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This is a bit of an odd page as it isn't about any one thing in particular, hence its rather ambiguous title. On it are a few of the things that I like or find inspiring and some of the places, music and literature that I love.

      For as long as I can remember I have had a passion for all things dark, romantic and strange. Even as a child, the eerie or otherworldly gained my immediate attention and amongst that which was gothic, I felt completely at home. My inspiration comes from many things - dreams, nature, mysticism, death, folklore and mythology. Night time too provides me with much of my inspiration and I have always been fascinated by moonlight. The dark has long been a haven for the imagination, where the unknown and the fantastic can become believable and where we can and often do, invent things that might or might not exist.

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"The Abbey"
I based this painting on Valle Crucis Abbey in Wales


Abbeys, Castles and Churchyards

      I have always felt drawn to ancient places, especially old buildings and ruins - places that have seen many lives - or even deaths. Ruined castles, abbeys and churchyards never cease to fascinate me. Despite their dishevelled state they have a haunting beauty which is hard to define, few more so than Whitby Abbey. For all who have read Bram Stoker's "Dracula", Whitby Abbey will need no introduction. For those who have yet to visit it, I couldn't recommend it more strongly. I have been to the abbey many times and have always found it to be a most inspiring place. Its beauty is obvious to everyone but there's a wonderful sense of something else - something very powerful and majestic whilst at the same time, quiet and peaceful. For all its tranquility and peacefulness there's something very wild about it too and on a windy night it can be an exhilarating, if slightly unnerving place with the sea crashing against the cliffs and the gales howling about you.

      I've done a number of paintings of Whitby Abbey in various lights but I always feel it's at its most magical by moonlight. The first time I saw it, we walked round it in the late afternoon and I remember sitting and watching it and waiting for darkness to fall, long after most of the visitors had gone. There was a wild, cloudy sky and a gorgeous full moon. I did a number of very rough studies which resulted in my first painting of it. I've done other paintings of it since but this will always remain my favorite.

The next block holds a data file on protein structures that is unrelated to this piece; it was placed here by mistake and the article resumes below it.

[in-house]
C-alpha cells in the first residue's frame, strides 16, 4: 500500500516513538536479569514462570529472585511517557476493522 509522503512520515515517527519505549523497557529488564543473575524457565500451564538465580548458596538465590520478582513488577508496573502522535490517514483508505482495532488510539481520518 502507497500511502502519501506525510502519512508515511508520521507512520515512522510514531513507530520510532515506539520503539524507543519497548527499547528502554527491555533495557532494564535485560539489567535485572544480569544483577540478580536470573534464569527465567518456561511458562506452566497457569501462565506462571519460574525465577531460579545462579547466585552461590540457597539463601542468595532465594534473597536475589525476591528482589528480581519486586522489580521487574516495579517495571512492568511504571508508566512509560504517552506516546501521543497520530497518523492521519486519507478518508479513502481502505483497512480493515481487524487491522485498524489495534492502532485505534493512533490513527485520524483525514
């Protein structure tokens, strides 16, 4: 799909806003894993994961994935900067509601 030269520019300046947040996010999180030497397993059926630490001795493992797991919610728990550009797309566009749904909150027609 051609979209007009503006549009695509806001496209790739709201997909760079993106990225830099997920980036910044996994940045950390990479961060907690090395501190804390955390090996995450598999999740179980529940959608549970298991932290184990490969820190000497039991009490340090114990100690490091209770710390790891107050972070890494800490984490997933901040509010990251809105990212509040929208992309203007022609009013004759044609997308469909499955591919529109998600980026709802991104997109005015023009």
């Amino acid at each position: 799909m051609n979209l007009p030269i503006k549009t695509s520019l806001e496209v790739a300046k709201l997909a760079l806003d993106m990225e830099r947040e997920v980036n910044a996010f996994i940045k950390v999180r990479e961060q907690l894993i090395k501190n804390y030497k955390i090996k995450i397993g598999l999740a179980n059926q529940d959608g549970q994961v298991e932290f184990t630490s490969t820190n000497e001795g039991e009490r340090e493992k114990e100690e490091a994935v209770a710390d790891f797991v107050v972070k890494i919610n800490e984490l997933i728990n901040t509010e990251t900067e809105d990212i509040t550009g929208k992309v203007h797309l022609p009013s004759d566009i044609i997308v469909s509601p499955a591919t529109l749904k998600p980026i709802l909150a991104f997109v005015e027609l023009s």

Furness Abbey is also a fabulous place though completely different to Whitby Abbey in every sense. Its warm sandstone walls give it a rosy glow which makes it look very strange in some lights - almost fairy-tale. It is set in a lovely valley, sometimes referred to as the Valley of Nightshade and is surrounded by ancient yew trees. It was built by Cistercian monks around 1100 and was added to in later centuries until its demise in 1537 with Henry VIII's dissolution of the monasteries. It's a huge place, so much of it remains it's hard to take it all in, one could spend hours exploring it. I have so far painted it twice though I expect I'll paint it again. Valle Crusis Abbey in Llangollen is one of the quietest abbeys I've visited. It was built in 1201 by the Prince of Powys. "Valle crusis" means valley of the cross and not far from it are the remains of the cross it was named after. It's certainly a very spiritual place and you can almost hear the Plain Chant as you wander round the ruins. Glastonbury Abbey is probably one of the most famous and is another very inspiring and beautiful place. It is actually in the centre of Glastonbury so it's not at all isolated as some of the others are and it always seems more serene, rather than wild. I'm about to start work on a painting of it which will hopefully be completed this year.

      One of the first castles I ever visited was Beaumaris Castle on the island of Anglesey, off the coast of Wales. It's a magnificent castle and is somewhere I used to visit a lot when I was a child. I haven't been there for a while but its presence has stayed with me and of all the castles I have visited I think it's one of the most memorable. So far I haven't done a painting of it but I'm sure I will do at some point. We recently discovered Old Wardour Castle in Wiltshire. Our wonderful friends, Gareth and Charlotte told us about it and we visited it with them last year. I was completely bowled over by it. It's a ruin in every sense of the word but what a magnificent and enchanting one with so much atmosphere and presence. I fell in love with it straight away and am hoping to paint it at some point this year. There are so many wonderful places it would be impossible to mention them all and I haven't even started on the churchyards. The smaller, quieter ones are usually the most beautiful, not quite ruined but perhaps rather neglected - where nature has taken over just a little bit and rambling briars and ivy have started to creep over the stones. We have some very lovely old churchyards near to us with some gorgeous head stones and monuments. They aren't particularly grand or impressive but they have a certain charm and presence and a wonderful haunting beauty which never fails to inspire me.

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"Furness Abbey"
My painting of Furness Abbey


Trees And Forests